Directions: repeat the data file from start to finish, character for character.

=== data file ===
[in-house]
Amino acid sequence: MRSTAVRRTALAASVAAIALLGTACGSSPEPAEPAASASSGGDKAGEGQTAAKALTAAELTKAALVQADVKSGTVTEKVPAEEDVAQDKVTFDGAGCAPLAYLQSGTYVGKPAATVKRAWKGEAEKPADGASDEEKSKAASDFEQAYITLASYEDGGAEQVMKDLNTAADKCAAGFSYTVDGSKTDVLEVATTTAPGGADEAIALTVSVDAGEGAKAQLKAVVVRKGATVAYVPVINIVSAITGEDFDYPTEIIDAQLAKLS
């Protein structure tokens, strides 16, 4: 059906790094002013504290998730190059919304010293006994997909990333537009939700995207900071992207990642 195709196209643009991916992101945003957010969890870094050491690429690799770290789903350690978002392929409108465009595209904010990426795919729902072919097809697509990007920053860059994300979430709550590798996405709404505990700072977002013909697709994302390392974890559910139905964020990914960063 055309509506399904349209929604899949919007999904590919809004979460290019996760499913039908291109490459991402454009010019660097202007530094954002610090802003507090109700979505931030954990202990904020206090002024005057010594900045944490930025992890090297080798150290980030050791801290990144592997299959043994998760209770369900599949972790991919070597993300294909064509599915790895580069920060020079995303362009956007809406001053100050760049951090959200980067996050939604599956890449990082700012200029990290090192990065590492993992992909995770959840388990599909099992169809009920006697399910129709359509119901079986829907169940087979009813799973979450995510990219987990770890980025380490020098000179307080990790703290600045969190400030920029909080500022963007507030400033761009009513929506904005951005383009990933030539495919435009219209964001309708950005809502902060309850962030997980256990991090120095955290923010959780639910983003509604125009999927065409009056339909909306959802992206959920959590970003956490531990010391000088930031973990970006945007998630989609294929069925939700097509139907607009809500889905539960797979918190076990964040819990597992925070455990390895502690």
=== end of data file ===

[in-house]
Amino acid sequence: MRSTAVRRTALAASVAAIALLGTACGSSPEPAEPAASASSGGDKAGEGQTAAKALTAAELTKAALVQADVKSGTVTEKVPAEEDVAQDKVTFDGAGCAPLAYLQSGTYVGKPAATVKRAWKGEAEKPADGASDEEKSKAASDFEQAYITLASYEDGGAEQVMKDLNTAADKCAAGFSYTVDGSKTDVLEVATTTAPGGADEAIALTVSVDAGEGAKAQLKAVVVRKGATVAYVPVINIVSAITGEDFDYPTEIIDAQLAKLS
């Protein structure tokens, strides 16, 4: 059906790094002013504290998730190059919304010293006994997909990333537009939700995207900071992207990642 195709196209643009991916992101945003957010969890870094050491690429690799770290789903350690978002392929409108465009595209904010990426795919729902072919097809697509990007920053860059994300979430709550590798996405709404505990700072977002013909697709994302390392974890559910139905964020990914960063 055309509506399904349209929604899949919007999904590919809004979460290019996760499913039908291109490459991402454009010019660097202007530094954002610090802003507090109700979505931030954990202990904020206090002024005057010594900045944490930025992890090297080798150290980030050791801290990144592997299959043994998760209770369900599949972790991919070597993300294909064509599915790895580069920060020079995303362009956007809406001053100050760049951090959200980067996050939604599956890449990082700012200029990290090192990065590492993992992909995770959840388990599909099992169809009920006697399910129709359509119901079986829907169940087979009813799973979450995510990219987990770890980025380490020098000179307080990790703290600045969190400030920029909080500022963007507030400033761009009513929506904005951005383009990933030539495919435009219209964001309708950005809502902060309850962030997980256990991090120095955290923010959780639910983003509604125009999927065409009056339909909306959802992206959920959590970003956490531990010391000088930031973990970006945007998630989609294929069925939700097509139907607009809500889905539960797979918190076990964040819990597992925070455990390895502690």